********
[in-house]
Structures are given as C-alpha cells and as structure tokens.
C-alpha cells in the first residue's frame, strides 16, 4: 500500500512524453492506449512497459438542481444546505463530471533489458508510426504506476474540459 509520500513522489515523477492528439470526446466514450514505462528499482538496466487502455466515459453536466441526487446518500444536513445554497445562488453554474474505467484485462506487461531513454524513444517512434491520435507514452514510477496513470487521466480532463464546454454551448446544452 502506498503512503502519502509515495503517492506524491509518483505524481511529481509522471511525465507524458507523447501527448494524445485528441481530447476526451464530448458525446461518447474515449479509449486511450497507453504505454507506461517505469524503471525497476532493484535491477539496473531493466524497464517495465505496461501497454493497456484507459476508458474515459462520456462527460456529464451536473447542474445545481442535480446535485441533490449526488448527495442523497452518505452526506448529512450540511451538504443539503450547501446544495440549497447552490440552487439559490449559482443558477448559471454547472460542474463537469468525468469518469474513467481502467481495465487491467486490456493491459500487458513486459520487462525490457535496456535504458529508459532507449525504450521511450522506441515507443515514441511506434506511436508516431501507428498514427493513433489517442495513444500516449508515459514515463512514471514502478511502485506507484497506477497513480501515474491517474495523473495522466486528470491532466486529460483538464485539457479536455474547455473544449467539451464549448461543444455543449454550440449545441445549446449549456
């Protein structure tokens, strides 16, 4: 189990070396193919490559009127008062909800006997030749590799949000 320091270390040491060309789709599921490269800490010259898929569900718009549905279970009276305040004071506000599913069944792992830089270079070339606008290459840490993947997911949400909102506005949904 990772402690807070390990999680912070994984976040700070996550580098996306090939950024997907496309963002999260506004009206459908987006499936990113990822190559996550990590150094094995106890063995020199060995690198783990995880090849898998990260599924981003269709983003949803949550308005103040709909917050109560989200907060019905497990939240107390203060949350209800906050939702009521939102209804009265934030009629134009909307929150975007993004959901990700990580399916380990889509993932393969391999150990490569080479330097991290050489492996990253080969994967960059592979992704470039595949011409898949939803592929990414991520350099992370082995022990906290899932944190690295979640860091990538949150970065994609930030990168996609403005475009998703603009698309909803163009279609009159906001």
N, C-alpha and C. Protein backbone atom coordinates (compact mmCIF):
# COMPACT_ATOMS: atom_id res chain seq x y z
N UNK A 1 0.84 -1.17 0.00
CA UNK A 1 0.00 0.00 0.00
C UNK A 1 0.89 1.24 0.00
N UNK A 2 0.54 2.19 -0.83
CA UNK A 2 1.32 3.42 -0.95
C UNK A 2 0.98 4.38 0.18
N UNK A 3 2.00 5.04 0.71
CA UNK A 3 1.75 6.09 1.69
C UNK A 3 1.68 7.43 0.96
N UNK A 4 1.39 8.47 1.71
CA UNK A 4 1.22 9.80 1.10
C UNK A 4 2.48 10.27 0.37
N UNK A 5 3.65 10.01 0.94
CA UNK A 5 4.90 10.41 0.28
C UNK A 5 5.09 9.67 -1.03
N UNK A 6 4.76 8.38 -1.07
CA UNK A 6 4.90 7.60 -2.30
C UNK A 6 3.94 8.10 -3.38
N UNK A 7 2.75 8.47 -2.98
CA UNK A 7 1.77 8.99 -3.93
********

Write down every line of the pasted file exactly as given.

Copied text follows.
[in-house]
Structures are given as C-alpha cells and as structure tokens.
C-alpha cells in the first residue's frame, strides 16, 4: 500500500512524453492506449512497459438542481444546505463530471533489458508510426504506476474540459 509520500513522489515523477492528439470526446466514450514505462528499482538496466487502455466515459453536466441526487446518500444536513445554497445562488453554474474505467484485462506487461531513454524513444517512434491520435507514452514510477496513470487521466480532463464546454454551448446544452 502506498503512503502519502509515495503517492506524491509518483505524481511529481509522471511525465507524458507523447501527448494524445485528441481530447476526451464530448458525446461518447474515449479509449486511450497507453504505454507506461517505469524503471525497476532493484535491477539496473531493466524497464517495465505496461501497454493497456484507459476508458474515459462520456462527460456529464451536473447542474445545481442535480446535485441533490449526488448527495442523497452518505452526506448529512450540511451538504443539503450547501446544495440549497447552490440552487439559490449559482443558477448559471454547472460542474463537469468525468469518469474513467481502467481495465487491467486490456493491459500487458513486459520487462525490457535496456535504458529508459532507449525504450521511450522506441515507443515514441511506434506511436508516431501507428498514427493513433489517442495513444500516449508515459514515463512514471514502478511502485506507484497506477497513480501515474491517474495523473495522466486528470491532466486529460483538464485539457479536455474547455473544449467539451464549448461543444455543449454550440449545441445549446449549456
């Protein structure tokens, strides 16, 4: 189990070396193919490559009127008062909800006997030749590799949000 320091270390040491060309789709599921490269800490010259898929569900718009549905279970009276305040004071506000599913069944792992830089270079070339606008290459840490993947997911949400909102506005949904 990772402690807070390990999680912070994984976040700070996550580098996306090939950024997907496309963002999260506004009206459908987006499936990113990822190559996550990590150094094995106890063995020199060995690198783990995880090849898998990260599924981003269709983003949803949550308005103040709909917050109560989200907060019905497990939240107390203060949350209800906050939702009521939102209804009265934030009629134009909307929150975007993004959901990700990580399916380990889509993932393969391999150990490569080479330097991290050489492996990253080969994967960059592979992704470039595949011409898949939803592929990414991520350099992370082995022990906290899932944190690295979640860091990538949150970065994609930030990168996609403005475009998703603009698309909803163009279609009159906001």
N, C-alpha and C. Protein backbone atom coordinates (compact mmCIF):
# COMPACT_ATOMS: atom_id res chain seq x y z
N UNK A 1 0.84 -1.17 0.00
CA UNK A 1 0.00 0.00 0.00
C UNK A 1 0.89 1.24 0.00
N UNK A 2 0.54 2.19 -0.83
CA UNK A 2 1.32 3.42 -0.95
C UNK A 2 0.98 4.38 0.18
N UNK A 3 2.00 5.04 0.71
CA UNK A 3 1.75 6.09 1.69
C UNK A 3 1.68 7.43 0.96
N UNK A 4 1.39 8.47 1.71
CA UNK A 4 1.22 9.80 1.10
C UNK A 4 2.48 10.27 0.37
N UNK A 5 3.65 10.01 0.94
CA UNK A 5 4.90 10.41 0.28
C UNK A 5 5.09 9.67 -1.03
N UNK A 6 4.76 8.38 -1.07
CA UNK A 6 4.90 7.60 -2.30
C UNK A 6 3.94 8.10 -3.38
N UNK A 7 2.75 8.47 -2.98
CA UNK A 7 1.77 8.99 -3.93